Author Topic: Repatriating foreign Pensions and Taxes  (Read 2013 times)

alarswilson

  • 5 O'Clock Shadow
  • *
  • Posts: 20
  • Age: 44
  • Location: Tokyo, Japan
Repatriating foreign Pensions and Taxes
« on: May 09, 2015, 12:04:01 AM »
My wife and I have been living in France for 7 years and will be returning to the US within the next year. During our time in Europe, my wife's employer has been paying into a pension fund, housed in Switzerland--not big money (non profit research)--but enough to significantly effect our marginal tax rate were it to be delivered to us as a lump sum. This has happened to a colleague, who reported having to pay up to 1/3 of it away in taxes (we currently pay zero US tax). Ouch. Once we leave Europe, we will be required to repatriate the account.

I'm unclear on the status of this account, since European law is different, and Swiss different still. The US terms as "qualified" or "non-qualified" don't really apply. But it's retirement money anyway, and seems like it should be able to come into the US as "qualified" (pre-tax). Can any fellow mustachians offer any advice on how to proceed? Thanks.

SwissMe

  • 5 O'Clock Shadow
  • *
  • Posts: 1
Re: Repatriating foreign Pensions and Taxes
« Reply #1 on: May 09, 2015, 05:43:40 AM »
I've been skulking around the MMM site and forums for a long time, but your post on one of my "favorite" topics - US taxation of US expats - is bringing me out of the woodworks (though - spoiler alert - I don't have a silver bullet). I'm an American living and working in Switzerland and also receive employer contributions to my pension plan here. The tax advice I've received for my own situation is that the contributions need to be included in my US taxable income in the year of contribution (not when repatriated!) since the Swiss employer pension plan, unlike a 401k, is not a "qualified" retirement plan under US tax law. If not a "qualified" plan, then the special US tax treatment, i.e. "pre-tax" treatment of employer and employee contributions, does not apply (even if Swiss law allows pre-tax treatment in my Swiss tax return). The annual employer contributions are treated as normal income in my US return like my salary. For US tax purposes, the "qualified" vs. "non-qualified" characterization is very important whereas the treatment under Swiss (or French) tax law is irrelevant for the most part. Is there a specific reason why you said that the "qualified" vs. "non-qualified" terms don't apply to your case?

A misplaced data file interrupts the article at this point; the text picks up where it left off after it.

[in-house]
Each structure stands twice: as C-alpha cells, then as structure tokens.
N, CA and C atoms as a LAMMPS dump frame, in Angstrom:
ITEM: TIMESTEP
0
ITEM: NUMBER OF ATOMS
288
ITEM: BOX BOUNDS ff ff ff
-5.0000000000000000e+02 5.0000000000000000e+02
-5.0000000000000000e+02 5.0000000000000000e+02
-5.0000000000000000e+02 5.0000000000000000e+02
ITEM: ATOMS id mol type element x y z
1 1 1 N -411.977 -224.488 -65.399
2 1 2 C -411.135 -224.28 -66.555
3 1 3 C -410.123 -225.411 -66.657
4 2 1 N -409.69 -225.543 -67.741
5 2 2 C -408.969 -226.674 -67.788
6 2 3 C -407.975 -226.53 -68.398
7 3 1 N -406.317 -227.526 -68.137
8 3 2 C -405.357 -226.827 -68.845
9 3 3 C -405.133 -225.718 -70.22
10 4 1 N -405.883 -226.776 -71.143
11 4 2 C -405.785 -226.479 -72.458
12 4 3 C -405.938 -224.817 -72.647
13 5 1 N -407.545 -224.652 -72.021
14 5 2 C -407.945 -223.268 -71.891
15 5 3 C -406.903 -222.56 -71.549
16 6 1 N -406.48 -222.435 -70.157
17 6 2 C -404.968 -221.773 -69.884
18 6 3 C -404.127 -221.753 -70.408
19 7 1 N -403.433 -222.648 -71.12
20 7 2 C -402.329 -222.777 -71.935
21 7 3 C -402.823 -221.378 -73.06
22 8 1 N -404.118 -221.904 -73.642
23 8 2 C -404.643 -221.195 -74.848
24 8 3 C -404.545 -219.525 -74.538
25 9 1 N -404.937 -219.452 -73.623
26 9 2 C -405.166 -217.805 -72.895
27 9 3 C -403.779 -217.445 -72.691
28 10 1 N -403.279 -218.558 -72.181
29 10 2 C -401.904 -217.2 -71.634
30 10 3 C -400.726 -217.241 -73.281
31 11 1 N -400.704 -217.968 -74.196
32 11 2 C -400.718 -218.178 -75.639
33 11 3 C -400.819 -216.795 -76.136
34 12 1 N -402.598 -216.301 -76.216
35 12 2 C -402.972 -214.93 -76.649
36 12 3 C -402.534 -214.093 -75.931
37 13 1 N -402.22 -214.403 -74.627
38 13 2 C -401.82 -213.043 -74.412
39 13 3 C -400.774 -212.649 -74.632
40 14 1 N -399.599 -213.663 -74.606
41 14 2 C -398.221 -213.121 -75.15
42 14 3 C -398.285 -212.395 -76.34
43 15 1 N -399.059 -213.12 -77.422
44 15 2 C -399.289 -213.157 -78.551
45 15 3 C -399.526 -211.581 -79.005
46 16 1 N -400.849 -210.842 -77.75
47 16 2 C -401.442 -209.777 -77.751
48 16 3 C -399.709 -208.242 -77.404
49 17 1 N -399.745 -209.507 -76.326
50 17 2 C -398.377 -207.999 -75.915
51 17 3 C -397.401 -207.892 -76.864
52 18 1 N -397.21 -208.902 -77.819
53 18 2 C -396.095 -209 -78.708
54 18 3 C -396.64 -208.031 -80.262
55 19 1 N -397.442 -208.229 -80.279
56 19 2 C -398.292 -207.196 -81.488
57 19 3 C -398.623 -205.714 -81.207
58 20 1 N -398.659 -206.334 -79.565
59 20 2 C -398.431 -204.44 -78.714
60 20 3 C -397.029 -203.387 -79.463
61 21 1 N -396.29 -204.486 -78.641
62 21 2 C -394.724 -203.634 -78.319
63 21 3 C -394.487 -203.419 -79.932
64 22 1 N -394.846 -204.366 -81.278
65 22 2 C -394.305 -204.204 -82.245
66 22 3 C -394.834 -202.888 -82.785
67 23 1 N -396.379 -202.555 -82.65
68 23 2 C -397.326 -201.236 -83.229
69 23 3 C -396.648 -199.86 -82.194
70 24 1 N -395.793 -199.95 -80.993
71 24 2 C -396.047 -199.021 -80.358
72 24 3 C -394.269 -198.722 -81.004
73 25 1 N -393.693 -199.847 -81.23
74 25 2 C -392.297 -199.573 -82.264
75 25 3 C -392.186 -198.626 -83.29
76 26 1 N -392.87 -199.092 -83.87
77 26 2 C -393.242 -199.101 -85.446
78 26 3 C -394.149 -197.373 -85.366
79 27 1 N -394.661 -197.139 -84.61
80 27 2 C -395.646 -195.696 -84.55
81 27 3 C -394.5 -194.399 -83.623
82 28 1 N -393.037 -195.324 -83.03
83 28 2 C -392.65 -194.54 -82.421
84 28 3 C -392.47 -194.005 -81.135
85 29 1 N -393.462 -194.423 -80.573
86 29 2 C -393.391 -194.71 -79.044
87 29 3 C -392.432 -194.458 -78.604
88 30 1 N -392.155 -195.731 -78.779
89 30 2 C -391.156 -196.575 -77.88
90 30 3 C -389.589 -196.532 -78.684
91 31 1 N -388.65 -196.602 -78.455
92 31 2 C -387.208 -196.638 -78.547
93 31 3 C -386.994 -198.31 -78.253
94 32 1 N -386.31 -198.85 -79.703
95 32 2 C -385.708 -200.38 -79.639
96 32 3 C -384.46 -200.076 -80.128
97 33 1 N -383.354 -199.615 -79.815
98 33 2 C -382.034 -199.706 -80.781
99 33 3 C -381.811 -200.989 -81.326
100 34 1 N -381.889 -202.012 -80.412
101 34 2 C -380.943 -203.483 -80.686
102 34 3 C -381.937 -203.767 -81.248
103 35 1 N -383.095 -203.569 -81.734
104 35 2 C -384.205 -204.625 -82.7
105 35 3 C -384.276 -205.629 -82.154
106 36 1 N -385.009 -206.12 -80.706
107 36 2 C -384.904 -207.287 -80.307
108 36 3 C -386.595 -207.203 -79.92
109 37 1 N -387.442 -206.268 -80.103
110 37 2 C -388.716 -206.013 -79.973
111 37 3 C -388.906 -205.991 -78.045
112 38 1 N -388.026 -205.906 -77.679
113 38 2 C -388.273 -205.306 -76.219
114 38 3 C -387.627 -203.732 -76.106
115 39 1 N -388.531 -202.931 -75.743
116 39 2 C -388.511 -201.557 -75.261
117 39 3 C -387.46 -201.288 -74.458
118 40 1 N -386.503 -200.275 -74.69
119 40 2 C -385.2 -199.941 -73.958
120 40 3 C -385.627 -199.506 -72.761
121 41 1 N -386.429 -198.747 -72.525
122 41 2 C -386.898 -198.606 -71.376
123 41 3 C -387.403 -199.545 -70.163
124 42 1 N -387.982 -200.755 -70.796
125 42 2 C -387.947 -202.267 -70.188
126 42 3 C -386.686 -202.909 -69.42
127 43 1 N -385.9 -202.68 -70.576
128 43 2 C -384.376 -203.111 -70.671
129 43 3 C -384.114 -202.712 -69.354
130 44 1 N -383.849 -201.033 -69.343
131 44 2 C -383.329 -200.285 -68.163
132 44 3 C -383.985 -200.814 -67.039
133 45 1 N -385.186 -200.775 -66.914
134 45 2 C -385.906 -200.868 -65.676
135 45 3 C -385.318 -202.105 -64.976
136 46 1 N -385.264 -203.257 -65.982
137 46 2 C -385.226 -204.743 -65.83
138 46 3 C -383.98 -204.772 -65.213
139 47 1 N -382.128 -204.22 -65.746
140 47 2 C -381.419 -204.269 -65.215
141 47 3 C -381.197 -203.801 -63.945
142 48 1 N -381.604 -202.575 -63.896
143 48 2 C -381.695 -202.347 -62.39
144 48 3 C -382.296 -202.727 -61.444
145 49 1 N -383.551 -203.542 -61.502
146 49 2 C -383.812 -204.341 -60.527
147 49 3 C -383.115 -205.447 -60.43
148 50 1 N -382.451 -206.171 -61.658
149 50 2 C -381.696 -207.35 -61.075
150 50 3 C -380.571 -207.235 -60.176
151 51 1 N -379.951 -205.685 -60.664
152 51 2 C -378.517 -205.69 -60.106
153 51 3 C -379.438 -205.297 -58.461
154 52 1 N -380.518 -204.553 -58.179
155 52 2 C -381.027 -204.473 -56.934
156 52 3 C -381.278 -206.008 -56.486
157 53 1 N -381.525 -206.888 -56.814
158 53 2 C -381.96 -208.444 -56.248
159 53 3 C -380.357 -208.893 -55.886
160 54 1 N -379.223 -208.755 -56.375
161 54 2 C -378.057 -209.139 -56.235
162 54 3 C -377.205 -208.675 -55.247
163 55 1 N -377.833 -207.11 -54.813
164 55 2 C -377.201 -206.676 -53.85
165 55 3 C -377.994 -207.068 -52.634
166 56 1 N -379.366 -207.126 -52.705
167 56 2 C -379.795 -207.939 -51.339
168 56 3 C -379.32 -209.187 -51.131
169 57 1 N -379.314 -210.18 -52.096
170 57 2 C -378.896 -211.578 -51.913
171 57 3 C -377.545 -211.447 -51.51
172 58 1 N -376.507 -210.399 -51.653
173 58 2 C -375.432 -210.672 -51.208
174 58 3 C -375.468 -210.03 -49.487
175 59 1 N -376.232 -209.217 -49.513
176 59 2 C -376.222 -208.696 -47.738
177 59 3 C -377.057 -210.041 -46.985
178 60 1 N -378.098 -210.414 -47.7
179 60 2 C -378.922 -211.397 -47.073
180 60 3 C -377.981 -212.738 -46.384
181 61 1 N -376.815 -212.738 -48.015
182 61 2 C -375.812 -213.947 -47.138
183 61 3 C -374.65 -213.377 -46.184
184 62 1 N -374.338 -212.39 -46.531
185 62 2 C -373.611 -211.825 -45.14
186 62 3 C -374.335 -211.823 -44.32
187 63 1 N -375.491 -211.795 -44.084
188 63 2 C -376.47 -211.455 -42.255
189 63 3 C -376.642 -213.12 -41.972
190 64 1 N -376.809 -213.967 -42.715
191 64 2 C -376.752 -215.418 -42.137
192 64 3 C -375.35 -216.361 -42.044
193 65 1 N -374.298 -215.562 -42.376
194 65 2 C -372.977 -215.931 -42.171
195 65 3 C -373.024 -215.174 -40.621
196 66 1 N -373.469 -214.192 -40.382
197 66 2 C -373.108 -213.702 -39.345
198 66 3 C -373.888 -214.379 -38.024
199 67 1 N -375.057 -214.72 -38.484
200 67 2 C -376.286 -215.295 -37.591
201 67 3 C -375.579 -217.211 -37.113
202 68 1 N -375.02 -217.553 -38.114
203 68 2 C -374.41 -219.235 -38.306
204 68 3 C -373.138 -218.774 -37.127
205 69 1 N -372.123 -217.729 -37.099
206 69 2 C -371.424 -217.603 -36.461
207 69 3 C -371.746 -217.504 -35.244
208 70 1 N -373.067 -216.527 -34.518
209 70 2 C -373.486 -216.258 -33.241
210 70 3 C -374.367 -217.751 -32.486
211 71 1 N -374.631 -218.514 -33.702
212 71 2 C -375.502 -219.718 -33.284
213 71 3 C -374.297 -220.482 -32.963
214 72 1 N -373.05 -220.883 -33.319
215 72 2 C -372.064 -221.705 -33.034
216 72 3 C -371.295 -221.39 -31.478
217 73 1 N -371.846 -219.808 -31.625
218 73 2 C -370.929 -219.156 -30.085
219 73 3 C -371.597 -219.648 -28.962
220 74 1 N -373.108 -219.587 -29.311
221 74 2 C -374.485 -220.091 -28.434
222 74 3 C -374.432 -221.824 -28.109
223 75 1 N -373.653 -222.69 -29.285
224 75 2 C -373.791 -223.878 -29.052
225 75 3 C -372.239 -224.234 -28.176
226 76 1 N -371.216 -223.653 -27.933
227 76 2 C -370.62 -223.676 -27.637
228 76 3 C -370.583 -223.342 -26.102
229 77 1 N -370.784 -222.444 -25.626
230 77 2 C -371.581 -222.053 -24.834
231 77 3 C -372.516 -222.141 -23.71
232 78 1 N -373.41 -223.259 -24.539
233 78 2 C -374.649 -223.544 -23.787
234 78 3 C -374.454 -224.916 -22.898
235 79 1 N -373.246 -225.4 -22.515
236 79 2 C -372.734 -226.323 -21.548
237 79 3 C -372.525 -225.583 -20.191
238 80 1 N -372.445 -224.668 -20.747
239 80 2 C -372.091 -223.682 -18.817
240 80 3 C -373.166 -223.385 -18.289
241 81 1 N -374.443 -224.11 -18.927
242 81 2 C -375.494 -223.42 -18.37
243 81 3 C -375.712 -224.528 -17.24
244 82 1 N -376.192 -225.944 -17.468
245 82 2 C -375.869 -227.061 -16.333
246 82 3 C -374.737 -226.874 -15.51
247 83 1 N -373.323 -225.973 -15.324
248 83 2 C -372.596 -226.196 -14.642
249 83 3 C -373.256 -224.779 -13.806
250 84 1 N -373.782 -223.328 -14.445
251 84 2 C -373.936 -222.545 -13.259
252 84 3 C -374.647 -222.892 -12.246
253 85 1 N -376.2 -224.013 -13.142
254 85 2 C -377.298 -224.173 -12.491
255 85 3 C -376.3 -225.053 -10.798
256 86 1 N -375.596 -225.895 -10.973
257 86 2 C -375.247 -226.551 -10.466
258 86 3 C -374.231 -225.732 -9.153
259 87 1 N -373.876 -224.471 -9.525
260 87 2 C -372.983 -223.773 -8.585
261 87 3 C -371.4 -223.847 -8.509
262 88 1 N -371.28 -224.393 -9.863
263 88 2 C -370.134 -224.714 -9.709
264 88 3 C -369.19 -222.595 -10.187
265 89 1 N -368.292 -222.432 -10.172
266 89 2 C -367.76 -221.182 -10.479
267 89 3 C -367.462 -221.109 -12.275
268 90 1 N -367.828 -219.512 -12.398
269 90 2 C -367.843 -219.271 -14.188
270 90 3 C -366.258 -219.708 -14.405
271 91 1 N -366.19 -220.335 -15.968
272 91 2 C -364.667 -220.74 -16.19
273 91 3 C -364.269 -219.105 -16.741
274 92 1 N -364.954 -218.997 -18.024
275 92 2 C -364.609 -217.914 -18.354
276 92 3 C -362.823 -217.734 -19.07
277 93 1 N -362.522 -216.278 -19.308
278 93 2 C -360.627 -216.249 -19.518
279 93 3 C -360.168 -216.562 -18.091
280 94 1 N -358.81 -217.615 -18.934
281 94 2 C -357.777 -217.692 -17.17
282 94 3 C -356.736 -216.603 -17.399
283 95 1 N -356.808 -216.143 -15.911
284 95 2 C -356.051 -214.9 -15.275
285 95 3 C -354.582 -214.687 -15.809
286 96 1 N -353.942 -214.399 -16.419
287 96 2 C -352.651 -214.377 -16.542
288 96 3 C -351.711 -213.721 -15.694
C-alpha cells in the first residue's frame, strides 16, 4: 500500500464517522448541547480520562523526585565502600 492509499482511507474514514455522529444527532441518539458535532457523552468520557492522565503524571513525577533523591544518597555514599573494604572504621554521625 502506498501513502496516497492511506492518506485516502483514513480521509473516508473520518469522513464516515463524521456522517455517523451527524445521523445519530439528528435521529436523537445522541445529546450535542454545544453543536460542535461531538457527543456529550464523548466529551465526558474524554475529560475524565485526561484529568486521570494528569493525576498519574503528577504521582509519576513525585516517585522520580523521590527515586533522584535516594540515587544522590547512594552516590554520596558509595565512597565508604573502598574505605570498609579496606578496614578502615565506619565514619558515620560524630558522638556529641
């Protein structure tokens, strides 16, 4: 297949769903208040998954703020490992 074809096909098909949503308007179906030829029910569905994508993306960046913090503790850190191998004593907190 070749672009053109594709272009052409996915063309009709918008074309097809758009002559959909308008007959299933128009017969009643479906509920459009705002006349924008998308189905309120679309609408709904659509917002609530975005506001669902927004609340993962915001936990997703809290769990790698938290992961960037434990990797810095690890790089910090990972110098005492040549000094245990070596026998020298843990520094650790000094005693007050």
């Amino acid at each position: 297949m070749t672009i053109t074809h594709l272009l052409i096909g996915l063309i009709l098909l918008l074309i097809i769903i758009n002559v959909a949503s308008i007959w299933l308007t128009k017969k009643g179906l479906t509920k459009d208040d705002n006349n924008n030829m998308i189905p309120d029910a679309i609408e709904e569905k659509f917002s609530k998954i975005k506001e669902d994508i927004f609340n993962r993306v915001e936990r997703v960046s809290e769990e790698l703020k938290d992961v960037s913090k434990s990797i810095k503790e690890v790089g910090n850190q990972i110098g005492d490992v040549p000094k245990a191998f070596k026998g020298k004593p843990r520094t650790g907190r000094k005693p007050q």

As a potential bright side, you mentioned that you currently don't pay any US tax, which leads me to believe that you pay so much tax in France that you're overflowing with Foreign Tax Credits (or under the FEIE threshold, though this sounds less likely if you care about your marginal tax rate). If this is the case, you may owe little or no tax even if you do ultimately have to declare the contributions as income. But more specifics about your tax situation are needed to determine this.

Unfortunately, the best advice I can give you is to check with a US CPA specialized in expat taxes. As is often the case with tax issues, the impact is heavily dependent on individual facts and circumstances, and there maybe more than one way to proceed.

alarswilson

  • 5 O'Clock Shadow
  • *
  • Posts: 20
  • Age: 44
  • Location: Tokyo, Japan
Re: Repatriating foreign Pensions and Taxes
« Reply #2 on: May 10, 2015, 04:47:53 AM »
Thanks very much for this response. Very much. My wife works for an institution that frequently repatriates people, so perhaps someone within knows something; she has a US pension with a partner organization, but I don't know if this amounts to anything legally.

We have certainly been well under the FEIE threshold for the whole time we've been here, but I know nothing of Foreign Tax Credits, since our US income has been so low as to not necessitate using them. Though because the employing foundation is domiciled in Switzerland, we've also paid little directly direct French income tax (the great majority of French don't pay any income tax, and the credits and deductions are shockingly generous)--though contributions to social security, health care (on the part of the employer) have been significant.

I read the IRS site http://www.irs.gov/Individuals/International-Taxpayers/Foreign-Tax-Credit---Choosing-To-Take-Credit-or-Deductionte, and its makes vague sense--could you perhaps help me out with an example, as the bureaucratize is a bit hard to put directly into practice.

In any case, we will try and get an accountant experienced in this sort of thing to take a look it it. If you know anyone, please let me know, as we're starting from zero.